Federal Felon-In-Possession Law

    As you have seen, there are significant differences between Alaska and federal law. Felon-in-possession laws highlights another difference. Under Alaska law, a felon is prohibited from possessing a concealable firearm. AS 11.61.200(a)(1). Under federal law, felons are prohibited from possessing any firearm, regardless of type, including ammunition. 18 USC §922(g)(1). This includes long guns and shotguns (which are not considered prohibited weapons under Alaska law). Incidentally, another key significant difference between Alaska and federal law is that federal law prohibits individuals convicted of misdemeanor domestic violence from possessing firearms. 18 USC §922(g)(9). Alaska does not have a corollary provision.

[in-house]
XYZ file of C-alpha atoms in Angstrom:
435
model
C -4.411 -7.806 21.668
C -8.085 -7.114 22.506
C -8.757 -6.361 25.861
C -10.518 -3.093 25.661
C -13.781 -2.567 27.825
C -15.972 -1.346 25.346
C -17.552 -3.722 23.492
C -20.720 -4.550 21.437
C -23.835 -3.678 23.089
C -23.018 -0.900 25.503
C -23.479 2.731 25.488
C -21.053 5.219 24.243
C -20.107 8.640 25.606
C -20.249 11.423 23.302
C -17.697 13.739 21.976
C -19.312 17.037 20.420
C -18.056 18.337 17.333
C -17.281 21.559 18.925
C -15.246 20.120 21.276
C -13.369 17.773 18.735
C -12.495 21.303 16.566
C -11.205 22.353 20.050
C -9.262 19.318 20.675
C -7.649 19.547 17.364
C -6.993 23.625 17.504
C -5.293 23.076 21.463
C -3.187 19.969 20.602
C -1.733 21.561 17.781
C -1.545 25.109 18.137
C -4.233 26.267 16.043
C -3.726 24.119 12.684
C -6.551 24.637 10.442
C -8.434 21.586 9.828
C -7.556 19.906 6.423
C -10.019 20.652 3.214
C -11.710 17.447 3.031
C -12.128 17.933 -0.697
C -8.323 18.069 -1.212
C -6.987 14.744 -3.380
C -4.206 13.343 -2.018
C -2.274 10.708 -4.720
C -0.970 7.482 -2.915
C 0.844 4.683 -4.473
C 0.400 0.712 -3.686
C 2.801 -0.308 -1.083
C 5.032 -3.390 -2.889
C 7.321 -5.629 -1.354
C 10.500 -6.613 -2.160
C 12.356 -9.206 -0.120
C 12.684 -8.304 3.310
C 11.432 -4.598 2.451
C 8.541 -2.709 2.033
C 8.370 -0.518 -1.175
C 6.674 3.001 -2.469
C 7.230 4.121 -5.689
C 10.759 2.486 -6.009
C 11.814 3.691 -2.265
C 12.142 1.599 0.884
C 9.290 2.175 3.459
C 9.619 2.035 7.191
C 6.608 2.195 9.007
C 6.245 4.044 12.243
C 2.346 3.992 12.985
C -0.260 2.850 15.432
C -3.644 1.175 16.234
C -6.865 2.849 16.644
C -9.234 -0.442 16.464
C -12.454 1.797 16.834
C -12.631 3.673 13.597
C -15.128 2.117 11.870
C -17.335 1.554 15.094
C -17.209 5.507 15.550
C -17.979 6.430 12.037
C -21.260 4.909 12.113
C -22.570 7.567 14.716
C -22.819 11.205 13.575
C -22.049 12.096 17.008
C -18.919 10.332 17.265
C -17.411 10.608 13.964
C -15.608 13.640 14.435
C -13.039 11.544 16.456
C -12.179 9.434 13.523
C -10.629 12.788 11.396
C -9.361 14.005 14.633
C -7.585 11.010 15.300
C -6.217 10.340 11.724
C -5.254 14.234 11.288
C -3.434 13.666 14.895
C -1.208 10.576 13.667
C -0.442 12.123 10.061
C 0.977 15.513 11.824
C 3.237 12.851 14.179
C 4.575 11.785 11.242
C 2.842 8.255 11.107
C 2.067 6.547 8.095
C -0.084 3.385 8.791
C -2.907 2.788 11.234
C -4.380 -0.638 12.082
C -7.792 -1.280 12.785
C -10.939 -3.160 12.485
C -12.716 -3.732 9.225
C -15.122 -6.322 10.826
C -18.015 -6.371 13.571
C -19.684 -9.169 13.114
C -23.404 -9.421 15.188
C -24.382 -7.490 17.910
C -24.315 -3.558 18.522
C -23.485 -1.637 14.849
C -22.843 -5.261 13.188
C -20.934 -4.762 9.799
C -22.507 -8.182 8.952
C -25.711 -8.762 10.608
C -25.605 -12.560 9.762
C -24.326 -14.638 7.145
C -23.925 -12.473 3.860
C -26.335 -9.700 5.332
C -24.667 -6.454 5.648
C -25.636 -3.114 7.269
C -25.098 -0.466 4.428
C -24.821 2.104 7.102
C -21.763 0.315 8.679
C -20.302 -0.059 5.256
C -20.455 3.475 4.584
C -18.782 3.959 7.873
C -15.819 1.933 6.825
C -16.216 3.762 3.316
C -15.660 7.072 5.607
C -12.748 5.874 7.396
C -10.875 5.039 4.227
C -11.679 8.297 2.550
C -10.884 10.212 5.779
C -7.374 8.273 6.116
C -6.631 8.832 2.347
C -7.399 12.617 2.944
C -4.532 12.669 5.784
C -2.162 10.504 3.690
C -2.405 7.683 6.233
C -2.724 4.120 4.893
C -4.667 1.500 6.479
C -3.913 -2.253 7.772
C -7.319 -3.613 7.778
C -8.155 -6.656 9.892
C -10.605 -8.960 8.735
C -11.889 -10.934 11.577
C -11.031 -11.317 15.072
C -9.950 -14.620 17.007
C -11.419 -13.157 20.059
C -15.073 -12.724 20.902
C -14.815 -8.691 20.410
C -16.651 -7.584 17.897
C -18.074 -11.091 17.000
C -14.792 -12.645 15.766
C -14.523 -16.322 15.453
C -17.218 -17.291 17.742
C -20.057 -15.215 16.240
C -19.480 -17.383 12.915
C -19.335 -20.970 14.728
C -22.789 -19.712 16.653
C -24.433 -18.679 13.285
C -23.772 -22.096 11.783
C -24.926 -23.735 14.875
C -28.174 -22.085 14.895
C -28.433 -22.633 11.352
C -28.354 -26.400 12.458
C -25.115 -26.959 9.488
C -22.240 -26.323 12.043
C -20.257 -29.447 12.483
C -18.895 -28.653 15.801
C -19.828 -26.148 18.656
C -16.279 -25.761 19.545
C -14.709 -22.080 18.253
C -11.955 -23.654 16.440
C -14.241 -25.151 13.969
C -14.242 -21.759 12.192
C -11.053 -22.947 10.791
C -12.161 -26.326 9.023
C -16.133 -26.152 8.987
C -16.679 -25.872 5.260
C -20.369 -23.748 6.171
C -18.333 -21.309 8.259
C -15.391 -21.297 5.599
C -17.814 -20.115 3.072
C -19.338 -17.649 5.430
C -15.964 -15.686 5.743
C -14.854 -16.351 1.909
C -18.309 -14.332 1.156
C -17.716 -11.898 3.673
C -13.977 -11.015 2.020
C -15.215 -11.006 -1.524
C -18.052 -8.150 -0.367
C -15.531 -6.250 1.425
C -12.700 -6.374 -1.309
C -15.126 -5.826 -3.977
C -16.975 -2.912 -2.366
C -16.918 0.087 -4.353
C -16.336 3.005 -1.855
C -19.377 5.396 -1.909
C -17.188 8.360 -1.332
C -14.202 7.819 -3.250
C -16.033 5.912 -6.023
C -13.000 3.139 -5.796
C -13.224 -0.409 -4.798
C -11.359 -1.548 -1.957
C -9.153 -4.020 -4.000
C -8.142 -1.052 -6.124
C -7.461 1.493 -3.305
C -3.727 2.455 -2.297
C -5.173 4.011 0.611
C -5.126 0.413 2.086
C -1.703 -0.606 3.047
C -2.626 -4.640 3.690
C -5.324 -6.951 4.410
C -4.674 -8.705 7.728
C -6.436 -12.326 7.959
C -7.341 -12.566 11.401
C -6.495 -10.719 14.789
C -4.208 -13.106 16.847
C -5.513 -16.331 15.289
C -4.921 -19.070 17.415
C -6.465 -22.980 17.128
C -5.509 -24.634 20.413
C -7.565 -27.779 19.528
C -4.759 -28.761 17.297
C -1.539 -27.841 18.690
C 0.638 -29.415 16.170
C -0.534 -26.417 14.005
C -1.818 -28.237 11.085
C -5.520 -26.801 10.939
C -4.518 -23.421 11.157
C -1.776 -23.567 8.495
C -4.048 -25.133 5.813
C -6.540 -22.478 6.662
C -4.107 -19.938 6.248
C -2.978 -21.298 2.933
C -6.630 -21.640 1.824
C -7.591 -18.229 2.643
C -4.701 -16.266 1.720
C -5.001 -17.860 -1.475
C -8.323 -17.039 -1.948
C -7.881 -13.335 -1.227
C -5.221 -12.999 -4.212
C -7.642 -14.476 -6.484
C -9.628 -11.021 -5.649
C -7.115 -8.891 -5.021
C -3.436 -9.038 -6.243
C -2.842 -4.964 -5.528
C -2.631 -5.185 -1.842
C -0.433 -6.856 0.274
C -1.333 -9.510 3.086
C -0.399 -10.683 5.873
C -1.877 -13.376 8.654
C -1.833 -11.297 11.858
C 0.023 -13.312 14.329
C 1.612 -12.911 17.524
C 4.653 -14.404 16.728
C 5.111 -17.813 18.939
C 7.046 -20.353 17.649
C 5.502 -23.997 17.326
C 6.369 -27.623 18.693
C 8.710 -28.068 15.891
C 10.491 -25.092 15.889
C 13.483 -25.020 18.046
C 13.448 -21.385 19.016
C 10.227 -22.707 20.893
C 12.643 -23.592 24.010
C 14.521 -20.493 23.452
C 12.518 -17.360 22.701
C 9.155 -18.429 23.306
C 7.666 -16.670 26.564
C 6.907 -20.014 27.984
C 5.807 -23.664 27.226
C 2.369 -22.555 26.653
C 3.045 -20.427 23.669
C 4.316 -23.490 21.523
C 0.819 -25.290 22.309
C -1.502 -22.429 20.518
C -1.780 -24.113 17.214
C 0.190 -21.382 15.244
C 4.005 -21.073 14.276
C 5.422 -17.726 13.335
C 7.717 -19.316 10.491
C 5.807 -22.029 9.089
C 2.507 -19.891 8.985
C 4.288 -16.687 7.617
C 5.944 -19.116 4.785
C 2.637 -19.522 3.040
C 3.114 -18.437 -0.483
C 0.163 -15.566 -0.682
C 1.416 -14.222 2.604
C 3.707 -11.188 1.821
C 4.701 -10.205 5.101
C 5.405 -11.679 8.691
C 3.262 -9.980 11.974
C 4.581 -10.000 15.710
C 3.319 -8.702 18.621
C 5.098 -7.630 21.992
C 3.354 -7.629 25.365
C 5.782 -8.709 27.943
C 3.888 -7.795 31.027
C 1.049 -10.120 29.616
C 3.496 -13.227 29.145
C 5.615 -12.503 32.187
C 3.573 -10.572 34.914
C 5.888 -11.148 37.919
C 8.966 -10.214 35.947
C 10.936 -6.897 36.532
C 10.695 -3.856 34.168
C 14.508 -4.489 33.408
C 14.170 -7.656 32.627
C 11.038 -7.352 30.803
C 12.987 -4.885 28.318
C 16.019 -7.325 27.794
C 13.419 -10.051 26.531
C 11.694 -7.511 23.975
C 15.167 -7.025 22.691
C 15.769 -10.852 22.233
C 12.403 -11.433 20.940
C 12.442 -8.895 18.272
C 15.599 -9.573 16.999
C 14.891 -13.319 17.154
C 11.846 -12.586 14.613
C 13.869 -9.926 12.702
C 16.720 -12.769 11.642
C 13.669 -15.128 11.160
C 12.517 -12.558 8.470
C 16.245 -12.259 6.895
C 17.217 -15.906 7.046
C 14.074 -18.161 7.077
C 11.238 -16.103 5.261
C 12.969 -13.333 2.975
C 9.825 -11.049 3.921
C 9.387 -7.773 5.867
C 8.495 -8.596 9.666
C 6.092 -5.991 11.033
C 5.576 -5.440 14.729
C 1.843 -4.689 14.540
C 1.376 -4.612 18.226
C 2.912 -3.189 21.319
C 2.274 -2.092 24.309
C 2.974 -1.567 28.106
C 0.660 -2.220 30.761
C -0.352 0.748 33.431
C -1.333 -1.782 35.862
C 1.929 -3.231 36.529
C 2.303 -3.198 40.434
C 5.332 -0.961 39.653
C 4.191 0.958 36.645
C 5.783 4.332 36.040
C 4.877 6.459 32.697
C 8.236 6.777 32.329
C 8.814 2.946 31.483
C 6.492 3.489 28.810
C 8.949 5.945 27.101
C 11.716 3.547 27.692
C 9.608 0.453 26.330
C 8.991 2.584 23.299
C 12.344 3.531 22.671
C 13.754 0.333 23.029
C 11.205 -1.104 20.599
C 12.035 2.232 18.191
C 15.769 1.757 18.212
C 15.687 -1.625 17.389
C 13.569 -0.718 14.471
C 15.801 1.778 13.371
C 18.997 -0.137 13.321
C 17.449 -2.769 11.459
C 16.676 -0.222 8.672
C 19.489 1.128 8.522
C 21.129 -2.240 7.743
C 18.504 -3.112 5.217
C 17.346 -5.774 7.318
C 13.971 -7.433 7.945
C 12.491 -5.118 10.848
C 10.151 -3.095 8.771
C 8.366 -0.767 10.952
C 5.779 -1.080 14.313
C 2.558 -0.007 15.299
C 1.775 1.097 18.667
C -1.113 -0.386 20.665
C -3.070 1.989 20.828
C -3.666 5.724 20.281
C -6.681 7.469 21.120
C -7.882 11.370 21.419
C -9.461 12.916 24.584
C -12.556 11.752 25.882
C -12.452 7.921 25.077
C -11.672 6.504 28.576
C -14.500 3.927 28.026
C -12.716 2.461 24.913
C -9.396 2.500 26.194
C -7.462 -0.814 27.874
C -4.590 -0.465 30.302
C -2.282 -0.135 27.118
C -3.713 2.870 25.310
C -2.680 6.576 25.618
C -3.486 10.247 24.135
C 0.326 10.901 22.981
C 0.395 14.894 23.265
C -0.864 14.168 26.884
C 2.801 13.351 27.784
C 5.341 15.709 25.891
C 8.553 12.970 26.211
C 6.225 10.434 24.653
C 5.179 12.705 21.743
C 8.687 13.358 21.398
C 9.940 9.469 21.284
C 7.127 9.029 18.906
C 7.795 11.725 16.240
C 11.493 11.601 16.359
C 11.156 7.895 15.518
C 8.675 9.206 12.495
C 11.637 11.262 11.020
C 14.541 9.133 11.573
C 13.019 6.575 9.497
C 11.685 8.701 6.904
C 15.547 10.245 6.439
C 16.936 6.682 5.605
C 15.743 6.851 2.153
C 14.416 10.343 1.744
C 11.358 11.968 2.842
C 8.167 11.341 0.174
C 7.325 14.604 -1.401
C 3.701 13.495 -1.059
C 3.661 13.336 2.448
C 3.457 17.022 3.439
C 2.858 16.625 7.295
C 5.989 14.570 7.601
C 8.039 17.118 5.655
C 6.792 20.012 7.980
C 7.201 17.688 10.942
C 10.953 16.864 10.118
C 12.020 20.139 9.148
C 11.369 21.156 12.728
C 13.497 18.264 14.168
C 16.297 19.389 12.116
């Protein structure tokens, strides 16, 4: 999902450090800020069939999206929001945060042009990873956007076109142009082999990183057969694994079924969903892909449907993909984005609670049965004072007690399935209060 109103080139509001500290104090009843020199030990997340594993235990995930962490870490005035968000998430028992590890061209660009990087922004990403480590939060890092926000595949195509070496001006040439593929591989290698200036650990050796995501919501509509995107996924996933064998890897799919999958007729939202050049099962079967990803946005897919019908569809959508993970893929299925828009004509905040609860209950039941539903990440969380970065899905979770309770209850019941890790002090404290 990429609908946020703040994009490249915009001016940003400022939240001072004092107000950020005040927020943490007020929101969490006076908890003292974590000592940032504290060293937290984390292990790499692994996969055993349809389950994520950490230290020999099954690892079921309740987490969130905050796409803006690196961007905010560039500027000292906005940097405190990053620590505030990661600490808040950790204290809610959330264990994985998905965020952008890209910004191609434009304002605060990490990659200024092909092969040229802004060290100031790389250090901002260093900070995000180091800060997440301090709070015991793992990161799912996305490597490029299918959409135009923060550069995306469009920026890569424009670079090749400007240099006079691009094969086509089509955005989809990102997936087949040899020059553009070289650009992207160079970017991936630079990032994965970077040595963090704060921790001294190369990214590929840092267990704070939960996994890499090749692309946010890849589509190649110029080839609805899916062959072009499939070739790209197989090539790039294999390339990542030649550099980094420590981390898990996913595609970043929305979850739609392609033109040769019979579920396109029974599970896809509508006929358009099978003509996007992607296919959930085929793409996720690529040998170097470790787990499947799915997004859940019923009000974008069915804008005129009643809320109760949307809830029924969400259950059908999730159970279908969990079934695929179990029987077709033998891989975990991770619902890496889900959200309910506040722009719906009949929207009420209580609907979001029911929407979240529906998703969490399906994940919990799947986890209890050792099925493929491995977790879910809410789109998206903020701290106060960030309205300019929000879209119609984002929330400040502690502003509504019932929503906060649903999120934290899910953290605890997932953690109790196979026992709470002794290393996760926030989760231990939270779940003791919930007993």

Intoxicated Individuals

    Guns and alcohol do not mix. It is a misdemeanor for a person to possess a firearm while under the influence of an intoxicating liquor or drug. AS 11.61.210(a)(1). But the person must be substantially impaired, not merely intoxicated. The law prohibiting possession of a firearm while under the influence of an intoxicating liquor or controlled substance applies equally to all persons and is akin to the prohibition against driving under the influence. See Simpson v. State, 489 P.3d 1181 (Alaska App. 2021).

    Although it is a misdemeanor to possess a gun while intoxicated, it is a felony for a person to sell or transfer a firearm to a person knowing that the person is substantially intoxicated. AS 11.61.200(a)(4). If a person gives a gun to an obviously intoxicated person they are guilty of a more serious offense than the person who actually receives the firearm. Compare AS 11.61.200(a)(4) and AS 11.61.210(a)(1).